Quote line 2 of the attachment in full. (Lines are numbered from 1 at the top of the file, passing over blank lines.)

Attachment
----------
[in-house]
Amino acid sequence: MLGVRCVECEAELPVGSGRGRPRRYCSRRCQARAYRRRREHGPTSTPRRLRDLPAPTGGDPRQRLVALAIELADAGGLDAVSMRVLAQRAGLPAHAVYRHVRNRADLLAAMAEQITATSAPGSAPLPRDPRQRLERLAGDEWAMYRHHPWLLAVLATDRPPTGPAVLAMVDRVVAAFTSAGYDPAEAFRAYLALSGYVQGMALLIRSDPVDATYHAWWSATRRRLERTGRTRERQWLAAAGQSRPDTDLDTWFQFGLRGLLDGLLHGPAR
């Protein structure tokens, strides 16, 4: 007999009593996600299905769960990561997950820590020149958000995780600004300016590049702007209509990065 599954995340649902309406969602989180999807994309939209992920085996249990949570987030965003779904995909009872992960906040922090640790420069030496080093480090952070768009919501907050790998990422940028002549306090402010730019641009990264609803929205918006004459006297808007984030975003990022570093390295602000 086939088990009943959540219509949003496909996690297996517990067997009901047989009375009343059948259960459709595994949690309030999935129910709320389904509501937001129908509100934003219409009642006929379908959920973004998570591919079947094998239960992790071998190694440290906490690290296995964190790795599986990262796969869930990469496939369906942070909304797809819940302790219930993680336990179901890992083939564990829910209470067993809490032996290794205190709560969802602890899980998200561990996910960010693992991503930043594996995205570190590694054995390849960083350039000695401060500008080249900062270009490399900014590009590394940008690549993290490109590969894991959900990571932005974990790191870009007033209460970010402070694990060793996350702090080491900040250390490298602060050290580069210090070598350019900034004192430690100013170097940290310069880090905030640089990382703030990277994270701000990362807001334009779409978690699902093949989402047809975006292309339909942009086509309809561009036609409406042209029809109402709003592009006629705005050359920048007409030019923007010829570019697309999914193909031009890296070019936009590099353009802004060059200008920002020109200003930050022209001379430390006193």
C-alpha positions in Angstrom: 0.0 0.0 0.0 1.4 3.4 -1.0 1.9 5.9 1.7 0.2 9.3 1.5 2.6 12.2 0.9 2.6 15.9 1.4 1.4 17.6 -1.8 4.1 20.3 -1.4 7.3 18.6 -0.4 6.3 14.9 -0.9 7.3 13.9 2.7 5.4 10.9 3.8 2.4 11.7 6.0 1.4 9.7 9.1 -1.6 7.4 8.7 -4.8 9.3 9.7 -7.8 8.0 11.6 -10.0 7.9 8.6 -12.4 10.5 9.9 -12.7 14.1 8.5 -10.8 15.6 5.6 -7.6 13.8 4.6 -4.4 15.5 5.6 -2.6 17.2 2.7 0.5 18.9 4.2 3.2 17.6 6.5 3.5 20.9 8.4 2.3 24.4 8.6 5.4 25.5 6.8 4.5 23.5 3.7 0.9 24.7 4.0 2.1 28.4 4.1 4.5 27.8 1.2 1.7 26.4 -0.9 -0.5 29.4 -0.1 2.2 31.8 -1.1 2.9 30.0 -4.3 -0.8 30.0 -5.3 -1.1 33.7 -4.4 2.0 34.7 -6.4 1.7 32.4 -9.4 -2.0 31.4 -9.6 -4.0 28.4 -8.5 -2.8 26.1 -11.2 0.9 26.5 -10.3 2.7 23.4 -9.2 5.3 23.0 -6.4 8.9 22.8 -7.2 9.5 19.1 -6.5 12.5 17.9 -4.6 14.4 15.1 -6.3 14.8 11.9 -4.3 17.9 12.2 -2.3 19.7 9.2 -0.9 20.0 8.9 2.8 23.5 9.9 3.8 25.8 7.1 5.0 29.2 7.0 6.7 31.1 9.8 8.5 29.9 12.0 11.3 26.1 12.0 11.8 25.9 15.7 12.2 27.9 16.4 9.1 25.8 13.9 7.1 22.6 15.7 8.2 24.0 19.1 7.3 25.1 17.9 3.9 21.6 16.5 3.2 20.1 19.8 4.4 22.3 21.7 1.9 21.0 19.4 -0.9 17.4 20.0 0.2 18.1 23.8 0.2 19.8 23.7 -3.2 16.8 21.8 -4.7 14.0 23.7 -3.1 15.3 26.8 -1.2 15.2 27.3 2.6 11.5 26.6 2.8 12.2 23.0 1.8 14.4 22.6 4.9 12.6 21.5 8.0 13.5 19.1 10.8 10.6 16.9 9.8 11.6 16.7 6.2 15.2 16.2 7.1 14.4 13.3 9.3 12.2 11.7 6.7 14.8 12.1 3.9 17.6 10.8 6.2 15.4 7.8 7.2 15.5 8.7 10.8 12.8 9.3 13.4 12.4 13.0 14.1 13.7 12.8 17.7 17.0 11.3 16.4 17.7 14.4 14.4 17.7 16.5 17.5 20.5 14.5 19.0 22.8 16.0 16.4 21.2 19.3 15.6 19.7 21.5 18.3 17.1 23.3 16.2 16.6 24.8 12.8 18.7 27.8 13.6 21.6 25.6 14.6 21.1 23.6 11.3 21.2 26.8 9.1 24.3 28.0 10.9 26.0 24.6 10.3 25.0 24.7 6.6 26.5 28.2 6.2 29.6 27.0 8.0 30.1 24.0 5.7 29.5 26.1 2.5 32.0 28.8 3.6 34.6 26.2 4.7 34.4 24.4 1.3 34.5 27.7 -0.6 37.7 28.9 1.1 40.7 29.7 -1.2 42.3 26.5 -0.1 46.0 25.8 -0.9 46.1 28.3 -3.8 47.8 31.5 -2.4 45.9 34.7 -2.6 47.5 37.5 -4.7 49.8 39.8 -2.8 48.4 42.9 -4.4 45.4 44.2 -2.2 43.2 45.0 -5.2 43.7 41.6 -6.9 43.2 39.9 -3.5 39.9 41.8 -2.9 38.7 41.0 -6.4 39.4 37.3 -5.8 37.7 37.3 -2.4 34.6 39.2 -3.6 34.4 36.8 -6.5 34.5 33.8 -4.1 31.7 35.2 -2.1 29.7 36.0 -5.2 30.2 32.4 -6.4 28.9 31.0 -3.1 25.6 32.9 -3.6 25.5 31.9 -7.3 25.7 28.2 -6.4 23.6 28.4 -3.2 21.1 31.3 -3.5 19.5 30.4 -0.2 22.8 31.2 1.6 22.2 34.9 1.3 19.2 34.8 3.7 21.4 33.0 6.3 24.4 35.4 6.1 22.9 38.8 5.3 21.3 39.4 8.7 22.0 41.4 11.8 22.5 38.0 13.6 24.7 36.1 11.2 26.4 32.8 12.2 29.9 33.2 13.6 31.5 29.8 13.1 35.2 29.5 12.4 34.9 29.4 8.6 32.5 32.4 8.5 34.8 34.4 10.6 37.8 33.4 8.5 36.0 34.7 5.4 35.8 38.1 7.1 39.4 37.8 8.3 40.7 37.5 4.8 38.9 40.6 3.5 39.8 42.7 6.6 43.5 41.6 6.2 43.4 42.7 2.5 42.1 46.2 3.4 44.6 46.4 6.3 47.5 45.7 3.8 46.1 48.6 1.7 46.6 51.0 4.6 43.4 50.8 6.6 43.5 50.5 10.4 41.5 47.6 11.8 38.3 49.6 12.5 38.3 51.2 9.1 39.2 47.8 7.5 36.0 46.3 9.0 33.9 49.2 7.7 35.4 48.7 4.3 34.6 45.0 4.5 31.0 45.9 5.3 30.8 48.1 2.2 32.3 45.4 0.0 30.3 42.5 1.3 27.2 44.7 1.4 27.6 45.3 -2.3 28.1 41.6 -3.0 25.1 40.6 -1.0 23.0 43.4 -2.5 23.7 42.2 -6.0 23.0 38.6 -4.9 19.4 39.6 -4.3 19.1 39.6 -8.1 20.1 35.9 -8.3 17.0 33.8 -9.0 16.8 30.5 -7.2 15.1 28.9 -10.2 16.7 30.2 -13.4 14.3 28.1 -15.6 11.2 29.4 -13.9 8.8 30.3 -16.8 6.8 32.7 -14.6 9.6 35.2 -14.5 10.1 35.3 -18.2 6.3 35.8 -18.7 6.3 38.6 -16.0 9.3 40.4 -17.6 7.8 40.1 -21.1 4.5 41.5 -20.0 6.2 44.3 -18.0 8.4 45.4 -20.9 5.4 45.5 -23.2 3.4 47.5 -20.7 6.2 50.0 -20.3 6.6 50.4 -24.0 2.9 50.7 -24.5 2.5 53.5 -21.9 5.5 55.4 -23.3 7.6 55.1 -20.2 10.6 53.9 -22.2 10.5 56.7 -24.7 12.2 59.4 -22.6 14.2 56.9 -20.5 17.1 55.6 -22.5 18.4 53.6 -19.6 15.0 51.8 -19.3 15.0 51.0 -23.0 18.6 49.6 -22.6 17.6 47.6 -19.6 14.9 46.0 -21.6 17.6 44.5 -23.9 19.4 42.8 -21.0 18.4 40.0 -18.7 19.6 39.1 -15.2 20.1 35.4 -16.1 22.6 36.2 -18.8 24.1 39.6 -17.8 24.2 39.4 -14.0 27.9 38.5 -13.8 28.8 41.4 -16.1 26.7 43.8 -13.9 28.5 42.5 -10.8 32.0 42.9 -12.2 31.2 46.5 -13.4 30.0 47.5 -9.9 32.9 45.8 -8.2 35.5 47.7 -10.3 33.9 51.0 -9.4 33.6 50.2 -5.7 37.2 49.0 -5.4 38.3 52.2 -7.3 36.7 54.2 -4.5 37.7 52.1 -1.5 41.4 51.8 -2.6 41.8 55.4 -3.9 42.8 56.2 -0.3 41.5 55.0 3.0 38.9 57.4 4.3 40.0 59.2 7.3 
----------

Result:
Amino acid sequence: MLGVRCVECEAELPVGSGRGRPRRYCSRRCQARAYRRRREHGPTSTPRRLRDLPAPTGGDPRQRLVALAIELADAGGLDAVSMRVLAQRAGLPAHAVYRHVRNRADLLAAMAEQITATSAPGSAPLPRDPRQRLERLAGDEWAMYRHHPWLLAVLATDRPPTGPAVLAMVDRVVAAFTSAGYDPAEAFRAYLALSGYVQGMALLIRSDPVDATYHAWWSATRRRLERTGRTRERQWLAAAGQSRPDTDLDTWFQFGLRGLLDGLLHGPAR